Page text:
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Kate Klonick: I was giving a talk to some journalists off the record about the board, and someone just exclaimed, "Oh, my God! This is just a global censorship regime." And I was like, "What did you think Facebook was doing before the oversight board?"
David Skok: Welcome to Big Tech, a podcast about the impact of technology on our economy, democracy, and society. I'm David Skok.
Taylor Owen: And I'm Taylor Owen.
David Skok: Today, we're discussing Facebook's new oversight board.
Taylor Owen: Facebook is going through this pretty remarkable experiment right now. In response to this challenge they have, which is how do you moderate and decide what's allowed to be said on a platform where there's a billion pieces of content posted a day, they have developed this idea of creating almost a supreme court-like body, that will sit a bit distant from the company itself, and will make decisions on what is allowed to be said, what gets taken down, and where the limits of speech on the platform are.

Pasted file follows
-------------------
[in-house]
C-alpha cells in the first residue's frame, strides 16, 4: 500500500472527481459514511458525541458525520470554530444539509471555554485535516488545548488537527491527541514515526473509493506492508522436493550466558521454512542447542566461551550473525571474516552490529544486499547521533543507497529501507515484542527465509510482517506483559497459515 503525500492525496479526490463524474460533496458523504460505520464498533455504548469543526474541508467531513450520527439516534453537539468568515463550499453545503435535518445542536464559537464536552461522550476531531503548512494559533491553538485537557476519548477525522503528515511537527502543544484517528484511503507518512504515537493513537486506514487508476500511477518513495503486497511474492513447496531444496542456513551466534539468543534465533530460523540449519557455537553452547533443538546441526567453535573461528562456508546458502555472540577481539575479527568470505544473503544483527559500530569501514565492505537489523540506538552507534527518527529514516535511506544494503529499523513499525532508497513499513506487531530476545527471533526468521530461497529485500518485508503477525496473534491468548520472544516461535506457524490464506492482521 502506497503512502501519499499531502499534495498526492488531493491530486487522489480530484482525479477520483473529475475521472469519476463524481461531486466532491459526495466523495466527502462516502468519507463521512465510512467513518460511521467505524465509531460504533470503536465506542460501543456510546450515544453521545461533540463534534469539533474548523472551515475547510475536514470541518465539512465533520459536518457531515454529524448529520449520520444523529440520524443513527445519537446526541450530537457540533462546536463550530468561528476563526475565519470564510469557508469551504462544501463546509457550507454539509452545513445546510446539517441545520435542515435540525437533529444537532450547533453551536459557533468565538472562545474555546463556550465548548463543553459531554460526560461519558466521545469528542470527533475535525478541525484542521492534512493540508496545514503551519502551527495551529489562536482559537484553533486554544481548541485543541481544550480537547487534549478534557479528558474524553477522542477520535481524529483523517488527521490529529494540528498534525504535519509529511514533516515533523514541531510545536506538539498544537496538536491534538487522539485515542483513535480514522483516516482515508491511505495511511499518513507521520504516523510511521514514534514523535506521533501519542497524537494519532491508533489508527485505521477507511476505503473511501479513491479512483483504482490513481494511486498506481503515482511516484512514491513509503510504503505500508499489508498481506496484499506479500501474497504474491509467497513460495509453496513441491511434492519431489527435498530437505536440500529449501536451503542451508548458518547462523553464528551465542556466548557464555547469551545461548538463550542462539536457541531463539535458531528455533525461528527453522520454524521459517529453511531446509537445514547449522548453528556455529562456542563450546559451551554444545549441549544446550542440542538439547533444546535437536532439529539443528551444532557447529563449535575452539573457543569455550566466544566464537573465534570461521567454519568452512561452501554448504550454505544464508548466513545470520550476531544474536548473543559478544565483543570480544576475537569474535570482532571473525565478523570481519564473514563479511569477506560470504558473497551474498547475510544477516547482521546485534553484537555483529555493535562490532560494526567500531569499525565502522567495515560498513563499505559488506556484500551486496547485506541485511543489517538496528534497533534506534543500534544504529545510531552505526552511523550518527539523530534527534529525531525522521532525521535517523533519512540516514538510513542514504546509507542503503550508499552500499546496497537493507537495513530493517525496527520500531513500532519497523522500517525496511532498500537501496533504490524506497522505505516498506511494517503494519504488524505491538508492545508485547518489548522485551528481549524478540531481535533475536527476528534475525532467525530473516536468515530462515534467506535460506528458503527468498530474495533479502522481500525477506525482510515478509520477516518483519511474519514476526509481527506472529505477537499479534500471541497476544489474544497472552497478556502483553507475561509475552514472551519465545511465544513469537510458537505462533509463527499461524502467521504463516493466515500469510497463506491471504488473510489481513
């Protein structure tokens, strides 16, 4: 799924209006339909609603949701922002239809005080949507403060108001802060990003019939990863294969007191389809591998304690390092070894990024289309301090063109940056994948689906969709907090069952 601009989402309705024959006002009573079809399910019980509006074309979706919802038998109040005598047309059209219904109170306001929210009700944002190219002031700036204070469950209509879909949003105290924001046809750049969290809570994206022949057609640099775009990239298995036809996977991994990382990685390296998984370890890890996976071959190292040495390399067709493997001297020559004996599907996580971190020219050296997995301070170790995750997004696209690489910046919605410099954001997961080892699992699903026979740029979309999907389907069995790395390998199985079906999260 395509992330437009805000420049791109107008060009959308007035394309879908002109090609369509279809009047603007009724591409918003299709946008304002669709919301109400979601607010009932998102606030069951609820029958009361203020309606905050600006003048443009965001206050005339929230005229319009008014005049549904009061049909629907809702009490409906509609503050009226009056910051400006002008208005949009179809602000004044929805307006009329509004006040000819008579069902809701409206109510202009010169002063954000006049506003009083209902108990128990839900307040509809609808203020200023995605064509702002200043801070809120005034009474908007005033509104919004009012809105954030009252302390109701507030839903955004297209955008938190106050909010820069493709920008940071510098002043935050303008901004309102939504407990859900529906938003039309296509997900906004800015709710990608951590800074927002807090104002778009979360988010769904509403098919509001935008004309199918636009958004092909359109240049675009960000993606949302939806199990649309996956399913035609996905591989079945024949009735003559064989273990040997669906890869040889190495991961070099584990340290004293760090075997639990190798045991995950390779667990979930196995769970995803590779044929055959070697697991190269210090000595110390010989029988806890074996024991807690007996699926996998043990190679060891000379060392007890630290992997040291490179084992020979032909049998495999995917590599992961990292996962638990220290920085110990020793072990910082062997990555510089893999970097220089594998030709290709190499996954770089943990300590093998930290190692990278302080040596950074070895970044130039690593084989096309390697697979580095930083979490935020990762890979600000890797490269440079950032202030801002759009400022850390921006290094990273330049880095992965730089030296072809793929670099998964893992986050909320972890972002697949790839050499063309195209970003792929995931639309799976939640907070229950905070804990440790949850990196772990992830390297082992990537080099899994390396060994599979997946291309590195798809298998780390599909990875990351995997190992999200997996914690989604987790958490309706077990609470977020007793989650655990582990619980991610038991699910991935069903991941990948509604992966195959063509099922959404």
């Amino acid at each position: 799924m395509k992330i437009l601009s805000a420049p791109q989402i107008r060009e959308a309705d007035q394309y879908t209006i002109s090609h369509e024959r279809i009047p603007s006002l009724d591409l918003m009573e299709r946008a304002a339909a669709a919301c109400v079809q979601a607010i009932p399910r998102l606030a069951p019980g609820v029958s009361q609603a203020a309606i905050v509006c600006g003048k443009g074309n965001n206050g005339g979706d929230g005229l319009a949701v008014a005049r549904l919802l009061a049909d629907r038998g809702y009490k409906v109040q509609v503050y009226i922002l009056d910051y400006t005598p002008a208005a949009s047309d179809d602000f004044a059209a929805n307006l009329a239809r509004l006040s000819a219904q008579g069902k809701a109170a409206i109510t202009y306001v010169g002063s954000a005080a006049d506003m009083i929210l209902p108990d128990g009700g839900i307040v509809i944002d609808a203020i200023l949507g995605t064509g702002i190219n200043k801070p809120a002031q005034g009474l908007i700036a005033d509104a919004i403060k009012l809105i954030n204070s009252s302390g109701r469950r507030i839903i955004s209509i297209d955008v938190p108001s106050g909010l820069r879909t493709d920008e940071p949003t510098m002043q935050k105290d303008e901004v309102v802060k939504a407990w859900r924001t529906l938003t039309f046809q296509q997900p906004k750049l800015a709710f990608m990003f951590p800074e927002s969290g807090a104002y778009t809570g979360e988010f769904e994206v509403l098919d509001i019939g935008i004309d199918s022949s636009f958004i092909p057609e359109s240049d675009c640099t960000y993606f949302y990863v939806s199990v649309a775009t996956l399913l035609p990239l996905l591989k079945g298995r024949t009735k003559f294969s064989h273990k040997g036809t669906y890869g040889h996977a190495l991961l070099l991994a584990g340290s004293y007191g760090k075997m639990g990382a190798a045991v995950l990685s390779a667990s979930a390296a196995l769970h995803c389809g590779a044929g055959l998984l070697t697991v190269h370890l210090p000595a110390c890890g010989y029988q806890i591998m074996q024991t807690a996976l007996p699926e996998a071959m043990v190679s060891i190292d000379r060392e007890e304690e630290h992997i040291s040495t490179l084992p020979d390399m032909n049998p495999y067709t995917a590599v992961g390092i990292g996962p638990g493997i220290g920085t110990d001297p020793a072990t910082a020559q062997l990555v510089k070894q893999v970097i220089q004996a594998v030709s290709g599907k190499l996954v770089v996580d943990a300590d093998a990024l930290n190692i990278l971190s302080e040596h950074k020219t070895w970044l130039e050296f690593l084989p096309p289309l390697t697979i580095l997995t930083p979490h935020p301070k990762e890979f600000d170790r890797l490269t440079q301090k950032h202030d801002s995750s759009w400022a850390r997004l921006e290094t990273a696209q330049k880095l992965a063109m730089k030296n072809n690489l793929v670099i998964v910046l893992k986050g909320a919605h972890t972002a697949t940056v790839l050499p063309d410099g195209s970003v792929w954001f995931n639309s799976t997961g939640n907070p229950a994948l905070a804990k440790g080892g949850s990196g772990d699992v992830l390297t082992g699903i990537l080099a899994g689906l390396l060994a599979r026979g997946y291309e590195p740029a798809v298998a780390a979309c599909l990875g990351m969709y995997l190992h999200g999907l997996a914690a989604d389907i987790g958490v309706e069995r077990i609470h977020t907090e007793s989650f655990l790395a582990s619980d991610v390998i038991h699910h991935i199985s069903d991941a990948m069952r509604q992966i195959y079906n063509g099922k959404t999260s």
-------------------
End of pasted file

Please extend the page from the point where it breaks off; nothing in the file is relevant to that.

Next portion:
David Skok: And this has broader implications, not just for Facebook, but for other social media platforms, for political advertising across the world during elections, and for international laws.
Taylor Owen: Absolutely. I mean, just look at the news in the past few weeks, with Facebook deciding to allow false information in political advertising. Twitter just recently banning political advertising on their platform entirely. All the big global platforms are struggling with this problem. How do you get your head around what is allowed to be said on platforms that are operating at this kind of scale around the world?